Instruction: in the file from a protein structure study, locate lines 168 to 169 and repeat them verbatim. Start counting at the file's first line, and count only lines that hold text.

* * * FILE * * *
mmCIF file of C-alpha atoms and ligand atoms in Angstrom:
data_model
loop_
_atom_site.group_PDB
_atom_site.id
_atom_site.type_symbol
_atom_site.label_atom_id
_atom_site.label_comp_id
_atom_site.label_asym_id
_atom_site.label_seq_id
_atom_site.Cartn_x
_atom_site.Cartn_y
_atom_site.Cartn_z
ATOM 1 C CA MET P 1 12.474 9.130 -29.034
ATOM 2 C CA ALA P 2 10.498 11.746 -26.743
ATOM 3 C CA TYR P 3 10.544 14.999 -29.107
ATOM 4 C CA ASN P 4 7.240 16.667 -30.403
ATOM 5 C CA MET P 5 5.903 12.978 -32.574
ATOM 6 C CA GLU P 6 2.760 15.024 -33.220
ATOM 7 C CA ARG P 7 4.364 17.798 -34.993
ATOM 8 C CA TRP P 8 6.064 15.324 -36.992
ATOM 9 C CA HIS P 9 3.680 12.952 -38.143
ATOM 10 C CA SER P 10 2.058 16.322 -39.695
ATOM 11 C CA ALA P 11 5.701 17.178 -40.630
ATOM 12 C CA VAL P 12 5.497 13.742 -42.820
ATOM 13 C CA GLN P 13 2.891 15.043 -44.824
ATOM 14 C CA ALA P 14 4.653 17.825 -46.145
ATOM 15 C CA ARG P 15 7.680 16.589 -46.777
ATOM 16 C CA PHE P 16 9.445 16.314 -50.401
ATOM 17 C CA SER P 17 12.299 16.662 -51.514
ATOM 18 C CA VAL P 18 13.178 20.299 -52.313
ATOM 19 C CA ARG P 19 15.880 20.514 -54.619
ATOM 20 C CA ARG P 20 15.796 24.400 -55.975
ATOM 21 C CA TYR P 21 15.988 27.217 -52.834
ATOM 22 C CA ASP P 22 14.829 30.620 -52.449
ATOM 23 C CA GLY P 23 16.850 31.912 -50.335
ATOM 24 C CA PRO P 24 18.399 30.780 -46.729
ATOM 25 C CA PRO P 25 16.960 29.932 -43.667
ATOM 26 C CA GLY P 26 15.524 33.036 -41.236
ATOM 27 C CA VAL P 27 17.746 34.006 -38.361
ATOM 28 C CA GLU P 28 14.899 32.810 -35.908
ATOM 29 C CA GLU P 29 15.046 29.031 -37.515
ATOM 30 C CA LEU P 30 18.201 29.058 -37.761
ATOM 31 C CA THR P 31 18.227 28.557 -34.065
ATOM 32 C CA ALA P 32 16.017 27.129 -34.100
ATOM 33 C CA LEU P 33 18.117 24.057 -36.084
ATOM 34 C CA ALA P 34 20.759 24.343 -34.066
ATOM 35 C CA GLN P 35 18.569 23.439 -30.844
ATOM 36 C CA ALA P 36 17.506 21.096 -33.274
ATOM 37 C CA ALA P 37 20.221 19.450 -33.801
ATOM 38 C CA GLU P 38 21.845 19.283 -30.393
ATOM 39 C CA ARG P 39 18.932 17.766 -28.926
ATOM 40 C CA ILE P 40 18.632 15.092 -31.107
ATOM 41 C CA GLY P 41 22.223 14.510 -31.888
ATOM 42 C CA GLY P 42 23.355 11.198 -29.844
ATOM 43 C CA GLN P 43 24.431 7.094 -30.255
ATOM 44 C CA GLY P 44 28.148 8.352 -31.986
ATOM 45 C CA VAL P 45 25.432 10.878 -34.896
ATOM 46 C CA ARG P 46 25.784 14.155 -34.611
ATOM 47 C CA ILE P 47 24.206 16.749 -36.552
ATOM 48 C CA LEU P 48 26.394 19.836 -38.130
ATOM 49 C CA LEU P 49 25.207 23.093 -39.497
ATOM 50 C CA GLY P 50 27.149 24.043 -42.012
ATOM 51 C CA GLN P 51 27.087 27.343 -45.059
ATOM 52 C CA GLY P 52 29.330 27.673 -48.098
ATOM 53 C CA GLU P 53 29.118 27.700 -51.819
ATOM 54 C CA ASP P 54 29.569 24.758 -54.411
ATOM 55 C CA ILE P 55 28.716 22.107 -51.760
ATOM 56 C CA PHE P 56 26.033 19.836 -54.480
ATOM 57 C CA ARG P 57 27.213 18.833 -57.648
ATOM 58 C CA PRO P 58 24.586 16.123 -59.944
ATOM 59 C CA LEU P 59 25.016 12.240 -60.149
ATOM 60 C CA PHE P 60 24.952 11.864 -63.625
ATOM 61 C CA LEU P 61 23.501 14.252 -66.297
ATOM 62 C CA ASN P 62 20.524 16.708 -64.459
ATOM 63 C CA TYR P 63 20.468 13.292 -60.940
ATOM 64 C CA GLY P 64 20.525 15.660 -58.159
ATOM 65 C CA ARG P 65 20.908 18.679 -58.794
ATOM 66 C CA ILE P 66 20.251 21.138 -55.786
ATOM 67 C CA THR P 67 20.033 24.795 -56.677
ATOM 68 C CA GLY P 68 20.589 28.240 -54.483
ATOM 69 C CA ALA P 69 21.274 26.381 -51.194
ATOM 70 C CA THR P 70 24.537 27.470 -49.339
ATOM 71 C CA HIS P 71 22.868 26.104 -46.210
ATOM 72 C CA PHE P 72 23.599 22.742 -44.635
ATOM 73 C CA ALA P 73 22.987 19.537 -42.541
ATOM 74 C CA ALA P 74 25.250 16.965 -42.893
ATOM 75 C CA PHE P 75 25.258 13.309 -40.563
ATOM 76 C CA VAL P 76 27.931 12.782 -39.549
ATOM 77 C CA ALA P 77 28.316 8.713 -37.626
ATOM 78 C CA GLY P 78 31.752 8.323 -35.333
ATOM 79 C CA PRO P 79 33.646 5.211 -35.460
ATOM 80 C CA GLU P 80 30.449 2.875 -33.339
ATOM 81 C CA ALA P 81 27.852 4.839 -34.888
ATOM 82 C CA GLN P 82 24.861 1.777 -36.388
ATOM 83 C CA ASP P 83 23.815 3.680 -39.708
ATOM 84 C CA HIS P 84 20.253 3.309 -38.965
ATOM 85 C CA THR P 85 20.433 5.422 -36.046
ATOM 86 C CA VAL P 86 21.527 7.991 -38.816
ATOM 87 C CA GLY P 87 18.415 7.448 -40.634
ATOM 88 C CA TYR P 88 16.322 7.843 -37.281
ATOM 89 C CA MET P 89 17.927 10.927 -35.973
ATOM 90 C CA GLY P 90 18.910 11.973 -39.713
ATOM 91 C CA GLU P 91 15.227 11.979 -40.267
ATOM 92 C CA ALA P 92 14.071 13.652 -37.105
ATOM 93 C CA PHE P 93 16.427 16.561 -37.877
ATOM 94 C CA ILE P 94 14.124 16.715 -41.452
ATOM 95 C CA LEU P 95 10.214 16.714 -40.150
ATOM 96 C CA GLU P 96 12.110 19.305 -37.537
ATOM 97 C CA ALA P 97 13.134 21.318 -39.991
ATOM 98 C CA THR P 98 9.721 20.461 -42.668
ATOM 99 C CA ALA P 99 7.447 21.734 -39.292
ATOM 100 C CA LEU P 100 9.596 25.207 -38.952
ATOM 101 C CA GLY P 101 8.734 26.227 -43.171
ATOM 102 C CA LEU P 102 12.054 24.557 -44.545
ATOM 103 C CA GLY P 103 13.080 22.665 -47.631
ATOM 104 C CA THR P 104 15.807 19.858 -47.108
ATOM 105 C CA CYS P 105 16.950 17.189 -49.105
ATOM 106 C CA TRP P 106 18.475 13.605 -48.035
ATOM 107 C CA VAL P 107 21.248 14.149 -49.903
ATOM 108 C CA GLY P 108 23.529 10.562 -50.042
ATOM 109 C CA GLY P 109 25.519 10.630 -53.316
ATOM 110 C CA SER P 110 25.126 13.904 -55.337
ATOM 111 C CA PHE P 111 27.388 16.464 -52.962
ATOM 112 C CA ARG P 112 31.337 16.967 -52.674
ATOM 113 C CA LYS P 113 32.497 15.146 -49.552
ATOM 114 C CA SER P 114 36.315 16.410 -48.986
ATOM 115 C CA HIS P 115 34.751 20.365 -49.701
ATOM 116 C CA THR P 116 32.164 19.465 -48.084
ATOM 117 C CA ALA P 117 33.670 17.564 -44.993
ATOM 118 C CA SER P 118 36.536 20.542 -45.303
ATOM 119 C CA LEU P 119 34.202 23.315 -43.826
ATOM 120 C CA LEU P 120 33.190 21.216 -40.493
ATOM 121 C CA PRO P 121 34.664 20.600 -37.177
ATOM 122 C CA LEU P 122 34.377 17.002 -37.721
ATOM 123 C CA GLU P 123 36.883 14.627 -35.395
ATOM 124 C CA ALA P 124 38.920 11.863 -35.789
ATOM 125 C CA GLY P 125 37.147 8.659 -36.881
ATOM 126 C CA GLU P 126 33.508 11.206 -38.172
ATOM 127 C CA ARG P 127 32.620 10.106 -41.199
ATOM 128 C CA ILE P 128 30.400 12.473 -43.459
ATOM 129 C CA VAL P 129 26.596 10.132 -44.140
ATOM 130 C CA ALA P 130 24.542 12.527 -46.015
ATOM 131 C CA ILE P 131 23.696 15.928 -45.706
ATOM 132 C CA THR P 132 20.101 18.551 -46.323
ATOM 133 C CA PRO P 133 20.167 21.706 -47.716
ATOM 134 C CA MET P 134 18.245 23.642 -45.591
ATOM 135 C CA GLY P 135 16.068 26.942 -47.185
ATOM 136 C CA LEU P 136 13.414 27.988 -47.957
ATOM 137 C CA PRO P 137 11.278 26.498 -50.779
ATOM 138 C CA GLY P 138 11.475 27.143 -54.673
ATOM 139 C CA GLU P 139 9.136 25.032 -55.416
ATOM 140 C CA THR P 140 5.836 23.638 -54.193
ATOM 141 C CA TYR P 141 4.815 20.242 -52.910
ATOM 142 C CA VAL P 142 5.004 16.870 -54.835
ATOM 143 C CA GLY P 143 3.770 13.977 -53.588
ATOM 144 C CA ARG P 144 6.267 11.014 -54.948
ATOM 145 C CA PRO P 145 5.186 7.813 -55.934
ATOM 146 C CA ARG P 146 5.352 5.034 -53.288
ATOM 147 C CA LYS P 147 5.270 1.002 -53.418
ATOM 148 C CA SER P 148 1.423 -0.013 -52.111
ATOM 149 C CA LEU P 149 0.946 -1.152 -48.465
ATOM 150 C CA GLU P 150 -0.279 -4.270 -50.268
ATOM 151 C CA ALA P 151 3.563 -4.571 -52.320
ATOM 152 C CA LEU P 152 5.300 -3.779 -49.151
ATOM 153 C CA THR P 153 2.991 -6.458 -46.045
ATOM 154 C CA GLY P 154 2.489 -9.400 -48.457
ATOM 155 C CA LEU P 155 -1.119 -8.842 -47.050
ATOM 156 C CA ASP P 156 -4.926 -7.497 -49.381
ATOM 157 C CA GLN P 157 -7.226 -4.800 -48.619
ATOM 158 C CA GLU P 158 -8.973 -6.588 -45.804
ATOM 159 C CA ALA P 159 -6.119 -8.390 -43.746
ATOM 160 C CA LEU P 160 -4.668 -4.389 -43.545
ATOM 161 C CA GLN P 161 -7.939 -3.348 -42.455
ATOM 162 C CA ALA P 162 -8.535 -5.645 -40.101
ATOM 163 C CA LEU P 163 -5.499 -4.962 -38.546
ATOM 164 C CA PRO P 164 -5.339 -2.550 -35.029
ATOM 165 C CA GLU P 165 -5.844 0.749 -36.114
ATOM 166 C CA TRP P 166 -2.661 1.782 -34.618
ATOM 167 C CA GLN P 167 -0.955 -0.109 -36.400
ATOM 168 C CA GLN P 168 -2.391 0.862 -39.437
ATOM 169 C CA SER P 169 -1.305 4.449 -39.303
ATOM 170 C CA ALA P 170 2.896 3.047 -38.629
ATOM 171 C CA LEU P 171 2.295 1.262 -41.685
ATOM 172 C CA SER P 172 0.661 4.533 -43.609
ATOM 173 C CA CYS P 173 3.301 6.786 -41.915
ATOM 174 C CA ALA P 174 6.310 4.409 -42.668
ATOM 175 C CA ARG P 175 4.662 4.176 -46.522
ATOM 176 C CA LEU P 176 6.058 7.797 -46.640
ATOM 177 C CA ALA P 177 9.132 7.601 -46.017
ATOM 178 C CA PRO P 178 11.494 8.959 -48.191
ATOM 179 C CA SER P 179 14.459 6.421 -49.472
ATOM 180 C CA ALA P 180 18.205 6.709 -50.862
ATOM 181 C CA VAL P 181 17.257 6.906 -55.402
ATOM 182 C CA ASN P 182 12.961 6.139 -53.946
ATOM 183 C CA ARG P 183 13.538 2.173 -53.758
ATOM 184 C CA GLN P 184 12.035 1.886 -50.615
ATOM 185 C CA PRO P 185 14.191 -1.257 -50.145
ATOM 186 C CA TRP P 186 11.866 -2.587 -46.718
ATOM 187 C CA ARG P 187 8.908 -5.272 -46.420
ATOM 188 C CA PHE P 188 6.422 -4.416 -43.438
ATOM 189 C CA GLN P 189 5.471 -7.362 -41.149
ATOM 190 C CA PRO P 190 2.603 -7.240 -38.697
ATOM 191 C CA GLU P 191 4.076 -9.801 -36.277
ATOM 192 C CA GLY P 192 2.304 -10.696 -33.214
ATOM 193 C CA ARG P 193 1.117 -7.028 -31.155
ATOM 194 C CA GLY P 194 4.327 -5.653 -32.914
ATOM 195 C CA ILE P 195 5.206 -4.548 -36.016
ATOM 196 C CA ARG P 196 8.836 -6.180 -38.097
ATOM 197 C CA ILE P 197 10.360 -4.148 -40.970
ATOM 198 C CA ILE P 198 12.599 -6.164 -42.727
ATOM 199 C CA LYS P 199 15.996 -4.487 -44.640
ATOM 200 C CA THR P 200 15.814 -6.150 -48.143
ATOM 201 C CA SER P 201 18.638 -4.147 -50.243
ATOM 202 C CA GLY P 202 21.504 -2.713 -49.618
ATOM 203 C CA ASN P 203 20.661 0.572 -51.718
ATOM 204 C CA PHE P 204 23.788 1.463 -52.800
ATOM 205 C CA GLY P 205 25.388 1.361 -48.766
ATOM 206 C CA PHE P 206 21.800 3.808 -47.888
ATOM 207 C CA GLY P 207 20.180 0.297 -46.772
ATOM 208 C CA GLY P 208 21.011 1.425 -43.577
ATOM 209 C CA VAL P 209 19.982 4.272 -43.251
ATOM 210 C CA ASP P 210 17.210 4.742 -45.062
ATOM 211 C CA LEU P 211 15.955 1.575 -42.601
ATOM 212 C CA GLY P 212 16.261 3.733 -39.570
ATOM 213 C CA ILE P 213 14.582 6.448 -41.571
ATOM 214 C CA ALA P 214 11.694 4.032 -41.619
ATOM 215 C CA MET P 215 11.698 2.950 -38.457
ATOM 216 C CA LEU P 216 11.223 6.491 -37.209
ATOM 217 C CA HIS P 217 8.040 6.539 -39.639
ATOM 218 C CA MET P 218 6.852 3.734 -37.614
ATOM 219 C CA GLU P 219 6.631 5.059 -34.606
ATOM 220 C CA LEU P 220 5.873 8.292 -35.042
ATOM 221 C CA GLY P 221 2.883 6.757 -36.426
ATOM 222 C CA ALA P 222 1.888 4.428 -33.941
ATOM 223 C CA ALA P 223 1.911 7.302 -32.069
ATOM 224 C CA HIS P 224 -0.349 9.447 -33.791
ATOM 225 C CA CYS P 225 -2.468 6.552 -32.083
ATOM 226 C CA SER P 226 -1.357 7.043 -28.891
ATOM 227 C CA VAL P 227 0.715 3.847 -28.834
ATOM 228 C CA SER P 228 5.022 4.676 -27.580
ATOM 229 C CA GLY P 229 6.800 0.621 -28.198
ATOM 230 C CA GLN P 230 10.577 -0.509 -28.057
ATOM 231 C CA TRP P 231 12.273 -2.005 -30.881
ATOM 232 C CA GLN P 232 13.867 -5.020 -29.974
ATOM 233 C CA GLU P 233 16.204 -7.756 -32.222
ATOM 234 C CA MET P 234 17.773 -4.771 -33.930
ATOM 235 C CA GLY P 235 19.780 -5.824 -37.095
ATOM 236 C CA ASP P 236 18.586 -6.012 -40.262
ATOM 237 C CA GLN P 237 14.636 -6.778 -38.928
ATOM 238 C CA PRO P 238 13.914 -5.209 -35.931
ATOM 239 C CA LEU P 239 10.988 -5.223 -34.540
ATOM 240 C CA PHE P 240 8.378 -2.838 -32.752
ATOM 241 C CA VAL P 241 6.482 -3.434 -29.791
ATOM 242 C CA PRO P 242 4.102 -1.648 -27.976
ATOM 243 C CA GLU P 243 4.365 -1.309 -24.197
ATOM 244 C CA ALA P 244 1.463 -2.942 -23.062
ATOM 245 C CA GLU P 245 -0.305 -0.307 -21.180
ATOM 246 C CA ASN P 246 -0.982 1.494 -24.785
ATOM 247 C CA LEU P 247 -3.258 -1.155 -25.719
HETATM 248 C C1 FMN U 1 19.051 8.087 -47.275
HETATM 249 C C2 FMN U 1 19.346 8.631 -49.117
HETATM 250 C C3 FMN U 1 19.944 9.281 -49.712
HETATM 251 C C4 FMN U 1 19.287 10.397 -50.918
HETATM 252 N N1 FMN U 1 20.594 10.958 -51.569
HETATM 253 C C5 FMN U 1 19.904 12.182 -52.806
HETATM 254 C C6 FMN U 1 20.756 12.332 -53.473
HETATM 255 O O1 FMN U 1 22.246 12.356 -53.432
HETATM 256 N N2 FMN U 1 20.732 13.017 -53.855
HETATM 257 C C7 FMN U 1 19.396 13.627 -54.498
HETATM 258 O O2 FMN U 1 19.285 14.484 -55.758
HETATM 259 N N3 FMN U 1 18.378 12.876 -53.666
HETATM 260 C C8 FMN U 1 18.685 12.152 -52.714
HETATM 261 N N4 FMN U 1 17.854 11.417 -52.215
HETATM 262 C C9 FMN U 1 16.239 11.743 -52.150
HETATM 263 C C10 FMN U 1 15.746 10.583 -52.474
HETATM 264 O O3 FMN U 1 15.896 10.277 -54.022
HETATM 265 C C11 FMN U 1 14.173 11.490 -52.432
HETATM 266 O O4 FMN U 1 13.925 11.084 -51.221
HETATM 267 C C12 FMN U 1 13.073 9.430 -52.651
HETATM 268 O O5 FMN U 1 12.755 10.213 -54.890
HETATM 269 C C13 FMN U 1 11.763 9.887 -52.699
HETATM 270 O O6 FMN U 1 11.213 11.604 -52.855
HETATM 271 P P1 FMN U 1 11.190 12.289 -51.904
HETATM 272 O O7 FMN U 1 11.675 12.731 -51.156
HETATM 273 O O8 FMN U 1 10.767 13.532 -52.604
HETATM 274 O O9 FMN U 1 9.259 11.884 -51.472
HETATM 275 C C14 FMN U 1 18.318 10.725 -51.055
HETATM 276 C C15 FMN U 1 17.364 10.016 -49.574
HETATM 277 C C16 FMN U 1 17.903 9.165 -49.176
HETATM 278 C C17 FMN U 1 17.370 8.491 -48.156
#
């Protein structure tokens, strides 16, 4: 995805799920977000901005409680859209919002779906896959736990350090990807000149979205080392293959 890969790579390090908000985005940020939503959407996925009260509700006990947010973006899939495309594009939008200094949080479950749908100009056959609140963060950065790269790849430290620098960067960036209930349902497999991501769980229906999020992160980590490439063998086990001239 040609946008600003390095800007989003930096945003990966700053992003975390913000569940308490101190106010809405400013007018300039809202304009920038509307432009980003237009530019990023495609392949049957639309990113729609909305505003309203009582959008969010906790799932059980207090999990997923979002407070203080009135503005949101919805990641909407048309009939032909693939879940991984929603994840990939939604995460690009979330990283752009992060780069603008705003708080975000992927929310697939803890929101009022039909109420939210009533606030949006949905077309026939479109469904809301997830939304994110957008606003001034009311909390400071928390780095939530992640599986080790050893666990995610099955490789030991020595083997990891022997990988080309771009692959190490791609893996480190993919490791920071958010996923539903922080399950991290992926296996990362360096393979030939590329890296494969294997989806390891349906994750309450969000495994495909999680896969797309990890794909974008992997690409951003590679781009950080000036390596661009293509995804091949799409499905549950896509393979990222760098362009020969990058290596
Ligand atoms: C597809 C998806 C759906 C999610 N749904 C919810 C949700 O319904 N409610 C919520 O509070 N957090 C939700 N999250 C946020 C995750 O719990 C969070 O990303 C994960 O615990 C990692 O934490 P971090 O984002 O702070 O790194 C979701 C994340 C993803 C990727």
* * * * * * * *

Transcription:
ATOM 155 C CA LEU P 155 -1.119 -8.842 -47.050
ATOM 156 C CA ASP P 156 -4.926 -7.497 -49.381